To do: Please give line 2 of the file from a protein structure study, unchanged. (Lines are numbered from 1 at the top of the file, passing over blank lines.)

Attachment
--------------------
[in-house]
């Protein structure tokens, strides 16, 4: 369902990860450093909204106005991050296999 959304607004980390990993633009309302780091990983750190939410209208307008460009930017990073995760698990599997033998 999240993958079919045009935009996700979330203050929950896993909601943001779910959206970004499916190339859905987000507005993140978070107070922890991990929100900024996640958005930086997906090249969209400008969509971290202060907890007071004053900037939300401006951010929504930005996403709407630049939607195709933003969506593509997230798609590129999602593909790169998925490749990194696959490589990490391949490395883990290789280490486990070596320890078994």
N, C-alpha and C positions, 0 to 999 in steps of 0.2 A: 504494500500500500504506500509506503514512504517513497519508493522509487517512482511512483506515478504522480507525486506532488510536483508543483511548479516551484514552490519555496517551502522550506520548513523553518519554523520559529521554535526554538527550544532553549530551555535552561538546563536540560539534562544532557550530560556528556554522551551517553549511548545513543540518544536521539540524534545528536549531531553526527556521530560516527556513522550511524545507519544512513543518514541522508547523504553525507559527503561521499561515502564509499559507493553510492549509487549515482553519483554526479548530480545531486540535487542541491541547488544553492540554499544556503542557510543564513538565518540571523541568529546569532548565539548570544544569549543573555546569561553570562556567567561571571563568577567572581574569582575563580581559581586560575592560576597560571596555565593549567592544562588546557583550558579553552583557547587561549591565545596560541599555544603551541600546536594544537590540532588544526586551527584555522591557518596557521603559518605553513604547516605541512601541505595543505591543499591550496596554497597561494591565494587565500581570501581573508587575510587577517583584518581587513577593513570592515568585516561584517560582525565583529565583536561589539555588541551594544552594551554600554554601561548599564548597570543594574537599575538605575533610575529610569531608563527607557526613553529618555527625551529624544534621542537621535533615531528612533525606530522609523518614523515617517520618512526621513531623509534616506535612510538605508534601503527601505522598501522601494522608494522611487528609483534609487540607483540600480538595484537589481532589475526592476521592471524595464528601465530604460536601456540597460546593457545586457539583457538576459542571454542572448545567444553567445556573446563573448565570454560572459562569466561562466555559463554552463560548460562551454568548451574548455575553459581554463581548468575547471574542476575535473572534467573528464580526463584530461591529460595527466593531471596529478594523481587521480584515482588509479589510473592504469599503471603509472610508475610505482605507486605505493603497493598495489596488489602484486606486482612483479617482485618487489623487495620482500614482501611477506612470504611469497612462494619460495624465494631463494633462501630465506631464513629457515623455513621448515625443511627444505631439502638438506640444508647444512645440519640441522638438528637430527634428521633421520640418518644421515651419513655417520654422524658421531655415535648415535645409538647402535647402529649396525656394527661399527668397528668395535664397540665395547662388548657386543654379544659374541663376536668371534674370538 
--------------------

């Protein structure tokens, strides 16, 4: 369902990860450093909204106005991050296999 959304607004980390990993633009309302780091990983750190939410209208307008460009930017990073995760698990599997033998 999240993958079919045009935009996700979330203050929950896993909601943001779910959206970004499916190339859905987000507005993140978070107070922890991990929100900024996640958005930086997906090249969209400008969509971290202060907890007071004053900037939300401006951010929504930005996403709407630049939607195709933003969506593509997230798609590129999602593909790169998925490749990194696959490589990490391949490395883990290789280490486990070596320890078994």